The ultimate objective of a Product Manager is building products that customers love. Nevertheless, Product Managers approach the objective from 2 perspectives i) Solution Approach aka Seeking Solution or ii) Problem Approach aka Problem Seeking. Even though those two approaches appear to be two sides of the same coin, they lead to different outcomes.
The journey to building a great product that customers love should always start with identifying a right problem. Product Managers should be problem seekers to discover problems or needs that customers encounter in their business. The discovery process involves developing an empathy with customers to understand their business, needs or problems that their business foresee in the near and long-term, and what drivers or factors are triggering those problems. How customers are handling those existing problems, what alternate outcomes are most desirable to address those problems. Product Managers should rely on both what they hear and what they see to develop a mental map of all the problems or needs that customers encounter, how they are addressing them currently, and what is causing those needs or problems. Product Managers should spend time refining the problem statement and prioritizing which problems to address. When the focus is on identifying a right problem, conceptualizing a solution to address that problem will result in a great product that customers want.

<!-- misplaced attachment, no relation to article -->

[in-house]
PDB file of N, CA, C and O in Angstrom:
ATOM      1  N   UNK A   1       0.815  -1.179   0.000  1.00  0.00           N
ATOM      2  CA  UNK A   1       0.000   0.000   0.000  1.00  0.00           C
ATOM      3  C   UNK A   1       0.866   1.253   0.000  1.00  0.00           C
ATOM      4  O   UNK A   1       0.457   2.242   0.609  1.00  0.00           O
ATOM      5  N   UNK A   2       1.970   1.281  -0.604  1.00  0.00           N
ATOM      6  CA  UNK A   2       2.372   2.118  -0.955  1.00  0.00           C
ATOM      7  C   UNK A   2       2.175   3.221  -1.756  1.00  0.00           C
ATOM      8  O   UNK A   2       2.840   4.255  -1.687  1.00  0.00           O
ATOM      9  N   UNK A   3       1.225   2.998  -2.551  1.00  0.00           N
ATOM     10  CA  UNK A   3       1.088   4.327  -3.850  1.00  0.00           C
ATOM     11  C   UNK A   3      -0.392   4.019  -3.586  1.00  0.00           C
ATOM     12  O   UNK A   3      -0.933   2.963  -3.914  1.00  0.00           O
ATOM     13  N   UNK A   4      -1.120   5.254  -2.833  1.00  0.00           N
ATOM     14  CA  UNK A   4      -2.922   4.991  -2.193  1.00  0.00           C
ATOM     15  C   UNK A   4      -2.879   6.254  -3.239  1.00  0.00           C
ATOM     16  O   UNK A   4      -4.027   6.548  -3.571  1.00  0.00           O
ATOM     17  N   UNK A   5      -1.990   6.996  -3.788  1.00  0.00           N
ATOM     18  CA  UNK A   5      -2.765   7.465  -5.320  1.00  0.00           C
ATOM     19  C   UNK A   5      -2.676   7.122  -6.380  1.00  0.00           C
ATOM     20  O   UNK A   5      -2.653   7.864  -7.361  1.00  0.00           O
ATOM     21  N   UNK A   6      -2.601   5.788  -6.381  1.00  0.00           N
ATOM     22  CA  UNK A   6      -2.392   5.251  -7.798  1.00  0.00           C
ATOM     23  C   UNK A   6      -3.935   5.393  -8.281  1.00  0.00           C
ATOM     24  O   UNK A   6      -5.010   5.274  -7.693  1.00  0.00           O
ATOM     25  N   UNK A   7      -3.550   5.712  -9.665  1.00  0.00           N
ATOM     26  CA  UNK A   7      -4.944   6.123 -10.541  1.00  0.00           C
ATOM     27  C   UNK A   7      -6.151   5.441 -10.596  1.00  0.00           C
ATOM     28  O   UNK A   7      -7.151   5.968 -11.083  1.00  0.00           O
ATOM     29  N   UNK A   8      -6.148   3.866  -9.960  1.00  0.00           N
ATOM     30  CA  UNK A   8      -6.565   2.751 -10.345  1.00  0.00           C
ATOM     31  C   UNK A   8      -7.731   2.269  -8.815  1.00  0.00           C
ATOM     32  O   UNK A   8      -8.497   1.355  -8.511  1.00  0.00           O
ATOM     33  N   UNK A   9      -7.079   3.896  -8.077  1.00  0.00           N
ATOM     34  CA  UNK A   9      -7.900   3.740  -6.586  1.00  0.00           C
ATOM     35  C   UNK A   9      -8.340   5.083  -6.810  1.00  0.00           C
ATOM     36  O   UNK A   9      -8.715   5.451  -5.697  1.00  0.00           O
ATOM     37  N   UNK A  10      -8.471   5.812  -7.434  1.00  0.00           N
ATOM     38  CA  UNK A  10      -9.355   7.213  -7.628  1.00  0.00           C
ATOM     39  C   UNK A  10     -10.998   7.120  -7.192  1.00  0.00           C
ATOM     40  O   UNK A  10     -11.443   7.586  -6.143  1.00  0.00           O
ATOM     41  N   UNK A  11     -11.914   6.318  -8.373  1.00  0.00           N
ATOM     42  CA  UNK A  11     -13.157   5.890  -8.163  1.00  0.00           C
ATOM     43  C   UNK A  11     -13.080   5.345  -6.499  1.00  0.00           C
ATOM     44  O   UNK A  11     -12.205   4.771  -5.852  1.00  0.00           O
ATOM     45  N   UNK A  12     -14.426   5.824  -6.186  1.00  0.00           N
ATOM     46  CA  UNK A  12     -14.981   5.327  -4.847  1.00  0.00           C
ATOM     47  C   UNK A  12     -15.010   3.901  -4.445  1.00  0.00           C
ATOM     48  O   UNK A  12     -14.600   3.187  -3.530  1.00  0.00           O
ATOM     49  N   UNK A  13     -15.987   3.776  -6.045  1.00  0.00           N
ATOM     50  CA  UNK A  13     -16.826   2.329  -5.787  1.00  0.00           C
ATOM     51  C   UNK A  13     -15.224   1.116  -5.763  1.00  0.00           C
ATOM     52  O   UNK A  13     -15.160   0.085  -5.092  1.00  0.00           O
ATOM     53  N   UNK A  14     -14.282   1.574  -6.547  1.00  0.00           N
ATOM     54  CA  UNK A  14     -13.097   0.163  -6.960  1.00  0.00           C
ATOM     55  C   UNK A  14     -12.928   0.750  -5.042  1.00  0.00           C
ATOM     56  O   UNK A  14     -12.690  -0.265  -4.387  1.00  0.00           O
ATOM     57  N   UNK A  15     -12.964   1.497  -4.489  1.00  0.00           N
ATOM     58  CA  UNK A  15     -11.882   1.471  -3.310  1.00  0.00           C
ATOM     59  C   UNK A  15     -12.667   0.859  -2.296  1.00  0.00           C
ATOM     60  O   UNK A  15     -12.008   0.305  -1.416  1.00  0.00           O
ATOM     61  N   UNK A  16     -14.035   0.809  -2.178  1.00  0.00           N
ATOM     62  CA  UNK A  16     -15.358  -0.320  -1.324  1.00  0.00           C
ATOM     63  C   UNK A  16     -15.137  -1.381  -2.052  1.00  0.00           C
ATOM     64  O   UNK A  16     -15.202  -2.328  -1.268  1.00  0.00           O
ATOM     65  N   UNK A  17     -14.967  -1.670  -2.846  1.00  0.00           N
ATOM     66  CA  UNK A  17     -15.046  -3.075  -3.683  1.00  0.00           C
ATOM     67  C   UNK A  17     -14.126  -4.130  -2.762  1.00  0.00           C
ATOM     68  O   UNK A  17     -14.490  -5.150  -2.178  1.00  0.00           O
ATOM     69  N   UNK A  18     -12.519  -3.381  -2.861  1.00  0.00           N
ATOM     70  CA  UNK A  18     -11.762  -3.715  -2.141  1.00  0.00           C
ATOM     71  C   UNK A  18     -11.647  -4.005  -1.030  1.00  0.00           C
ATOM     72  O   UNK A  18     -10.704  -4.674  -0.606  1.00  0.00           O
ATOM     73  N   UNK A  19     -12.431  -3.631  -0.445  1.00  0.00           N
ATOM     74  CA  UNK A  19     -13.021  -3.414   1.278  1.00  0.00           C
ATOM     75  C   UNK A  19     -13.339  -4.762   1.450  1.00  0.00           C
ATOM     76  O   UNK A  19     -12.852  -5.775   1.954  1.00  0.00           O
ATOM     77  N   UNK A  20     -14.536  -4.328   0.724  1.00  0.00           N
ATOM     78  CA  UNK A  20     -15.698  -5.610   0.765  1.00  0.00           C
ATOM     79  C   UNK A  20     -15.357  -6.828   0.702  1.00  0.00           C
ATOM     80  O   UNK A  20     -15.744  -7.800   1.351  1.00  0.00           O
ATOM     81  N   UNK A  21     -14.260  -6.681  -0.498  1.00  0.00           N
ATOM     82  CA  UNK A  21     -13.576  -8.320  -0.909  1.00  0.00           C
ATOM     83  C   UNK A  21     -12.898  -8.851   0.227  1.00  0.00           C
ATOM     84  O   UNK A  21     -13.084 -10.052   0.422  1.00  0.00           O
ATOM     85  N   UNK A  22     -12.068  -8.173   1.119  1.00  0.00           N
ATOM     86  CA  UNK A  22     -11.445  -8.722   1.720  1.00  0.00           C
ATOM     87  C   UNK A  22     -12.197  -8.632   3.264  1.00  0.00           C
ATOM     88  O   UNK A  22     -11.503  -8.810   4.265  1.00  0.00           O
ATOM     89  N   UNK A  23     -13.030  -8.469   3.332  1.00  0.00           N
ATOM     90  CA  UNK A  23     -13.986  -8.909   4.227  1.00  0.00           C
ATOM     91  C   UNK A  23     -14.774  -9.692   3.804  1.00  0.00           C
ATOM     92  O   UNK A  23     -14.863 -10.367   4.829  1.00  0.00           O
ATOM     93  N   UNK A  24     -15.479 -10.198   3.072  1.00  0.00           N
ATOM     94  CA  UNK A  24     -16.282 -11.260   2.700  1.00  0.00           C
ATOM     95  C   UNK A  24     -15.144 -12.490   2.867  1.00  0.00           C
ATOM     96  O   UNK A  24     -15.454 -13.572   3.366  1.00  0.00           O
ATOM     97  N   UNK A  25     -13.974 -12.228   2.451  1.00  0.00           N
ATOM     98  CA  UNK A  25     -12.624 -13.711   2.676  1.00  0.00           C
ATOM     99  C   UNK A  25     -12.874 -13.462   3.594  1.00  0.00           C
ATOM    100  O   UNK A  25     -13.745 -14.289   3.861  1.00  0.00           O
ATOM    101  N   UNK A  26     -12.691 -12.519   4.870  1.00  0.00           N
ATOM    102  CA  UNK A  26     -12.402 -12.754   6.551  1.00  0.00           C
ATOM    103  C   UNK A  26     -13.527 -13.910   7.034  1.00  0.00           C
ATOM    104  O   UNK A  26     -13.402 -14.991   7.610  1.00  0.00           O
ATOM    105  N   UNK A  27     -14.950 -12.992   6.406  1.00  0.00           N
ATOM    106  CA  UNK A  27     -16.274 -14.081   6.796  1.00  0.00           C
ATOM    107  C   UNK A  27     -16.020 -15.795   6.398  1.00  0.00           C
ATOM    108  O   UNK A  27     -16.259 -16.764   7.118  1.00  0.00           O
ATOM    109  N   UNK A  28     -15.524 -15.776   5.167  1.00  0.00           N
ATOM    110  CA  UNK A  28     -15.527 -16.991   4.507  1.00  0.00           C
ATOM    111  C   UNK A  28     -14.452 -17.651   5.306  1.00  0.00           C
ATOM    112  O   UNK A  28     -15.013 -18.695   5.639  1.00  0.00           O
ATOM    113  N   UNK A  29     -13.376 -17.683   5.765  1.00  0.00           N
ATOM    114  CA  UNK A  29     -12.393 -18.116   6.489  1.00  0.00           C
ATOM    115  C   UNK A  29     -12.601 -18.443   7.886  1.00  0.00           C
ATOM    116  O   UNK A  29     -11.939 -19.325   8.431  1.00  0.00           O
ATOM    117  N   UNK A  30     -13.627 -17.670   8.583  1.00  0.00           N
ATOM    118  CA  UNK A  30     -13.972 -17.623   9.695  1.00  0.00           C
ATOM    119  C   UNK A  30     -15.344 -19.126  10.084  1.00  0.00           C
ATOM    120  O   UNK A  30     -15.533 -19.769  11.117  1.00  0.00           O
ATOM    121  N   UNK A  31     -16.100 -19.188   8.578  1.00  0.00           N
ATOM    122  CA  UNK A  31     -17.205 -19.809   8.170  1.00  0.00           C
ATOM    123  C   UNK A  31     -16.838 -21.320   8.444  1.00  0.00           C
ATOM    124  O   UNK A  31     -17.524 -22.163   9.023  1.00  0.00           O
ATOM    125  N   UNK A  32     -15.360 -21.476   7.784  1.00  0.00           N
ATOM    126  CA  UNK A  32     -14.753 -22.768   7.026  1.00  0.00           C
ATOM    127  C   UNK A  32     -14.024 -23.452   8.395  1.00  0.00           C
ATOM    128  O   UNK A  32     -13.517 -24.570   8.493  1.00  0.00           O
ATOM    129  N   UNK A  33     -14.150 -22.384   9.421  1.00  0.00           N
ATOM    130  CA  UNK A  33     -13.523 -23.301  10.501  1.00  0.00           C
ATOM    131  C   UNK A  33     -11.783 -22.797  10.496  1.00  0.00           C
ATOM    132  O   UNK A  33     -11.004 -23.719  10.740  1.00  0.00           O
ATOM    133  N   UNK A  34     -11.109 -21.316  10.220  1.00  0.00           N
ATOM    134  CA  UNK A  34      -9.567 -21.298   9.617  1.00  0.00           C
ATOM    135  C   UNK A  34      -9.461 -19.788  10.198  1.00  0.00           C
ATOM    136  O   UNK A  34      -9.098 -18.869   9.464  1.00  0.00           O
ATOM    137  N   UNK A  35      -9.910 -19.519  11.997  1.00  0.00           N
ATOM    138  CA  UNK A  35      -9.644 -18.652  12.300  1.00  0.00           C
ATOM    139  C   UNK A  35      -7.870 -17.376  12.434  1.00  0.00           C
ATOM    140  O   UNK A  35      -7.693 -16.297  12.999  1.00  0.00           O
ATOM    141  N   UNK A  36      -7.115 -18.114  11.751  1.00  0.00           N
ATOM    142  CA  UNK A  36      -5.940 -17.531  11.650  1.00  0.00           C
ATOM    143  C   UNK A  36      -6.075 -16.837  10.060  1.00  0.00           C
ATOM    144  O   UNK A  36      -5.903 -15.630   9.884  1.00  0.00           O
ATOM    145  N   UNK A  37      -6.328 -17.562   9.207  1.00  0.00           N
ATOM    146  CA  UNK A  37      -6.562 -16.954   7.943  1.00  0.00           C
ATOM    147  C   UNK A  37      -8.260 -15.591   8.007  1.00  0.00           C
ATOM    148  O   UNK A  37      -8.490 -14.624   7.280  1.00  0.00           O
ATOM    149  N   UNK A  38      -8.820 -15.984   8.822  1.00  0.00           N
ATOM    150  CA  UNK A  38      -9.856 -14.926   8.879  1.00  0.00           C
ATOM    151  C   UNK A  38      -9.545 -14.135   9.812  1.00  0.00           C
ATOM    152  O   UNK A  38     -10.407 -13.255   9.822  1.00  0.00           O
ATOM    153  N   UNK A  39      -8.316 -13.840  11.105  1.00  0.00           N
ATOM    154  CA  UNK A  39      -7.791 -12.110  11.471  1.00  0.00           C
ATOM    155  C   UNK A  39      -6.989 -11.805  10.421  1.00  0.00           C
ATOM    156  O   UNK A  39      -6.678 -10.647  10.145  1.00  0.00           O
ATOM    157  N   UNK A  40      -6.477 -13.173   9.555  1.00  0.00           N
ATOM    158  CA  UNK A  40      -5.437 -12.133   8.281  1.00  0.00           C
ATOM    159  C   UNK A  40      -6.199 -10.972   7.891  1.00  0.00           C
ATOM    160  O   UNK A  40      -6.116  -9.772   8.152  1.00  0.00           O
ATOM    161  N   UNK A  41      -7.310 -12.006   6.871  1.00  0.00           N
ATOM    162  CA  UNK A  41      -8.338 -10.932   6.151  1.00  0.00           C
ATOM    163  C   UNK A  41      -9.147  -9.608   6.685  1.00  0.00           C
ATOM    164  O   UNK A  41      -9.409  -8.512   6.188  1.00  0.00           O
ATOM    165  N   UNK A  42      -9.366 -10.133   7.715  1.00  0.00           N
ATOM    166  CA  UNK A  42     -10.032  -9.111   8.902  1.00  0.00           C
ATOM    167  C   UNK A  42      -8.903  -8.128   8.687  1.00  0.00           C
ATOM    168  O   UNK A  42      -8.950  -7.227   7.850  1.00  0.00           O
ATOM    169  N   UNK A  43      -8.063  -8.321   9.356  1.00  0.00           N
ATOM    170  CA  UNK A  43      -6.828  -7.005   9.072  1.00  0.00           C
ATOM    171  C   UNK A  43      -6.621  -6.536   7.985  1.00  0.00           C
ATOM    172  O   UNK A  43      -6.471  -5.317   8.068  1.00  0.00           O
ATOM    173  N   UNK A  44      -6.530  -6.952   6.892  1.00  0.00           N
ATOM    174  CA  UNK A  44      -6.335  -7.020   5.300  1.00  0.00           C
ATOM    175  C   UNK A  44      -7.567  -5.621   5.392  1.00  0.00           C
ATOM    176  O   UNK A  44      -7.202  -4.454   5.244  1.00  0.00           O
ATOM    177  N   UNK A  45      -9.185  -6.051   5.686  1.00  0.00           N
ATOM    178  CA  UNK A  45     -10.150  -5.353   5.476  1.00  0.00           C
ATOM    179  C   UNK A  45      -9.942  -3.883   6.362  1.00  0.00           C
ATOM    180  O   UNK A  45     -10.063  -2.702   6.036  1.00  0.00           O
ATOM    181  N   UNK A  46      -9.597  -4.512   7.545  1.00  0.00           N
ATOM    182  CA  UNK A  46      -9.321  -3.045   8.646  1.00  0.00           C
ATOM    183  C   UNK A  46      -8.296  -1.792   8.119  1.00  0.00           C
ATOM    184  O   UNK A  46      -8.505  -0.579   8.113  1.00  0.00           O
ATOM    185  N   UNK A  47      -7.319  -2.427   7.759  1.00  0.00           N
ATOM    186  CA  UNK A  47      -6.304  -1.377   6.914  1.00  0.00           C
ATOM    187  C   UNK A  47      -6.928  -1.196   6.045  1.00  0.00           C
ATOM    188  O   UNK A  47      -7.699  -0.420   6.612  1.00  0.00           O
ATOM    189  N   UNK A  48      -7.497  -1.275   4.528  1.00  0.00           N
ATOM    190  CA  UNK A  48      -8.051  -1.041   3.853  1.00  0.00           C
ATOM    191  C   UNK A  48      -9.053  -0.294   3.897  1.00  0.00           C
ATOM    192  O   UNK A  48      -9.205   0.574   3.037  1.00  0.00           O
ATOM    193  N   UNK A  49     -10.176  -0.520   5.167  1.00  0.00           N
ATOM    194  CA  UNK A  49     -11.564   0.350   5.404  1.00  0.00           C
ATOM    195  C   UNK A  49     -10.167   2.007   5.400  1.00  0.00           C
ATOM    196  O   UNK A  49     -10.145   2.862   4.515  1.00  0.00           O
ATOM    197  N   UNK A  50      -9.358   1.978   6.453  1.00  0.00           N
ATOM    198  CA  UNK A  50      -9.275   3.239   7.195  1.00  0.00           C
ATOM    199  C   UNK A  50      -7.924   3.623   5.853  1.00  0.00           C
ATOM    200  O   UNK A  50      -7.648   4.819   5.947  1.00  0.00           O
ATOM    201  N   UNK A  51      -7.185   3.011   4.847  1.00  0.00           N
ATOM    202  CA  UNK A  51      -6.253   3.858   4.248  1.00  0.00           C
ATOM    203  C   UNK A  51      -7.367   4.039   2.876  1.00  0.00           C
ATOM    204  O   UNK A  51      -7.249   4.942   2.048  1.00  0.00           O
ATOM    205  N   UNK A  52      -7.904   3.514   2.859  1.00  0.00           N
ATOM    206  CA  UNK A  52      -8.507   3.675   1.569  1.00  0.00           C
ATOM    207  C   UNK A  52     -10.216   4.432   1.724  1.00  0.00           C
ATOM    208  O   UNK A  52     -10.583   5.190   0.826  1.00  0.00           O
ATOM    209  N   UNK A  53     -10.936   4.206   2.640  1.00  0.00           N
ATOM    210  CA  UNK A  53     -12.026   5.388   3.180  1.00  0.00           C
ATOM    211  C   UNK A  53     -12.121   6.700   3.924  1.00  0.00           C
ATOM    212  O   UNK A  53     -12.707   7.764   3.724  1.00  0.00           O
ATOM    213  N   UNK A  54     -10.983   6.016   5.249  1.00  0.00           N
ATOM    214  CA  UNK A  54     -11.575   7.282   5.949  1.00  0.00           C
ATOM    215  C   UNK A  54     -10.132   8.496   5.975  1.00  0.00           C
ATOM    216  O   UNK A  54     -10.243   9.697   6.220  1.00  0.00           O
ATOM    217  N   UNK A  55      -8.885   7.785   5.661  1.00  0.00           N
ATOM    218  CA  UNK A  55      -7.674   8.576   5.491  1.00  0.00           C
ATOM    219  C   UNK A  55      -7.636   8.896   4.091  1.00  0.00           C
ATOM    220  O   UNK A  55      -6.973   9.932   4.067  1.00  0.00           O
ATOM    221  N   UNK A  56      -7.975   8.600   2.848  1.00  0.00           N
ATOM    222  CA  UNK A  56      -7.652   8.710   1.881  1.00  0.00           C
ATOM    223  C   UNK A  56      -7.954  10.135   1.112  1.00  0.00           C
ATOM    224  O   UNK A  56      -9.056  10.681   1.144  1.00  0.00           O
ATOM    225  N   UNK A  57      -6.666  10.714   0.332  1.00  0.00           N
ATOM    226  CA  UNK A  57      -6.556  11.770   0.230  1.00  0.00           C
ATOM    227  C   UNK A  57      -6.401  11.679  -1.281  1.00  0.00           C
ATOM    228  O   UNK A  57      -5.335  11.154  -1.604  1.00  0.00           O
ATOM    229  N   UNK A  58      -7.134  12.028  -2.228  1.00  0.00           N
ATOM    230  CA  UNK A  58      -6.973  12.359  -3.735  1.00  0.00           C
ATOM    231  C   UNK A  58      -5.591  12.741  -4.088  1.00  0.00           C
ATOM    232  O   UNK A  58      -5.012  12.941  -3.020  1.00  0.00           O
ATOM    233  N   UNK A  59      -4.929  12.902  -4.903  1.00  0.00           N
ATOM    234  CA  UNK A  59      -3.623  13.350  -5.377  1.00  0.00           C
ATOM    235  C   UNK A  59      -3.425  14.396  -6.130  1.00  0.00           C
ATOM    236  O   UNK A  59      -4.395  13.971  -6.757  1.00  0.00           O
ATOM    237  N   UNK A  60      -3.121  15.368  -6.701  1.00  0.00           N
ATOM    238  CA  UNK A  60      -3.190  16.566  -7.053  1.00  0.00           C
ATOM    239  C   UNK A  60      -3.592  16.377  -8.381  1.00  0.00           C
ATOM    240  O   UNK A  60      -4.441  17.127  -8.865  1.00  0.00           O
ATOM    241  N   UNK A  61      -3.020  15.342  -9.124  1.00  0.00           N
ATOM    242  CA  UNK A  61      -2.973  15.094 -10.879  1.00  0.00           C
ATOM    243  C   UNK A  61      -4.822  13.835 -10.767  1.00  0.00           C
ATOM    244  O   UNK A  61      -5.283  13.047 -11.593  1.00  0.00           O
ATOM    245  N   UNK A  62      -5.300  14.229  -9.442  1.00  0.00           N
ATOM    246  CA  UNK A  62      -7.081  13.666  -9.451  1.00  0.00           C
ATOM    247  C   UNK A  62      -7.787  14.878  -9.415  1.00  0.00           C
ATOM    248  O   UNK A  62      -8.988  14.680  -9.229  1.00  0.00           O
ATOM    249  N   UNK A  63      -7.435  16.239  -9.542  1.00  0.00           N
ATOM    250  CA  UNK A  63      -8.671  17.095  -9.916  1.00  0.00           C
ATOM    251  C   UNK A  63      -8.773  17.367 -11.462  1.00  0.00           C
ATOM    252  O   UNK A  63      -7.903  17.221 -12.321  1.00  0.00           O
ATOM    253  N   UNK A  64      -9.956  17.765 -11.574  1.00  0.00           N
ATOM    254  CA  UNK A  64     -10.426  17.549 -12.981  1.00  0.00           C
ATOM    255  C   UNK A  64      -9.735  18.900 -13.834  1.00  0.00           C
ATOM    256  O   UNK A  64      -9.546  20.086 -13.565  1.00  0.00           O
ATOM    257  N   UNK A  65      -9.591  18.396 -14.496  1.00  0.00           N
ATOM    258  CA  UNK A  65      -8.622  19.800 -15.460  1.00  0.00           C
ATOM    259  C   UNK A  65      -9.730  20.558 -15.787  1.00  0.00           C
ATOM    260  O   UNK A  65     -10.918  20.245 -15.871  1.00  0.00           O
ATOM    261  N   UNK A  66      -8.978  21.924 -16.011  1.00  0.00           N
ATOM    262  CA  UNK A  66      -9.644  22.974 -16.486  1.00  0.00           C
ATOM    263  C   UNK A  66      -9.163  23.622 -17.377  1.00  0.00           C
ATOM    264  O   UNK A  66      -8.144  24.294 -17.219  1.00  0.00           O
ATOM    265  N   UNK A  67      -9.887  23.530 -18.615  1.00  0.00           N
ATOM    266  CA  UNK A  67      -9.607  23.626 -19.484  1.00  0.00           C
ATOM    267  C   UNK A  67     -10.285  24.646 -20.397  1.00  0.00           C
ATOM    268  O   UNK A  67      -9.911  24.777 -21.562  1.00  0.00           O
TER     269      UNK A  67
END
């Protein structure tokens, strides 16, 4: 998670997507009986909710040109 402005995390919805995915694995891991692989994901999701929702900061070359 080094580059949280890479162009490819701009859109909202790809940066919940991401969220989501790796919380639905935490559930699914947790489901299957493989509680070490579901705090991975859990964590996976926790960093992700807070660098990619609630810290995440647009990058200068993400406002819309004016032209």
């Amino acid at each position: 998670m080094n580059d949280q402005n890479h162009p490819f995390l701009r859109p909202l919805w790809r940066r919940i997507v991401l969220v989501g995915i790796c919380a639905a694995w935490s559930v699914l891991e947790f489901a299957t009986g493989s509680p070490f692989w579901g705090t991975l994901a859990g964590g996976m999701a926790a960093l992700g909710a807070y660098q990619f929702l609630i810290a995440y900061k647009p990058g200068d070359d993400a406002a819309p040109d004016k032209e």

On the contrary, the journey to building products triggers with an idea. An idea often evokes the feeling of a solution and not the actual problem. Ideas are everywhere and we hear them every day – An idea that can disrupt the entire market, an idea that can sweep customers off their feet, and an idea that can displace all competitors. Seldom have those ideas had a backing of right problems? Most ideas give rise to a problem statement rather than being born out of a problem statement. Such ideas try hard to map to a problem that might not be a real problem. Further confirmation bias will shield a Product Manager from seeing the reality. Never start the journey of building a product with an idea, start with a problem and get married to the problem, so you will strive to create a right solution for the right problem.
I am not against generating ideas, what I am advocating is to evaluate idea from the perspective of a problem. I have often reiterated that PM owns the problem space and engineers own the solution space, it is natural for engineers to walk to PMs with lots of ideas. However, evaluate the idea from the perspective of a problem by shifting the focus back to the problem.
Always connect the problem to the solution and not the other way around
Doing so, we could have a 360-degree view of the problem, refine the problem statement and fill the gaps in the idea that it addresses the right problem instead of being blindly swayed away by the brilliance of the idea. So, go ahead and start seeking problems.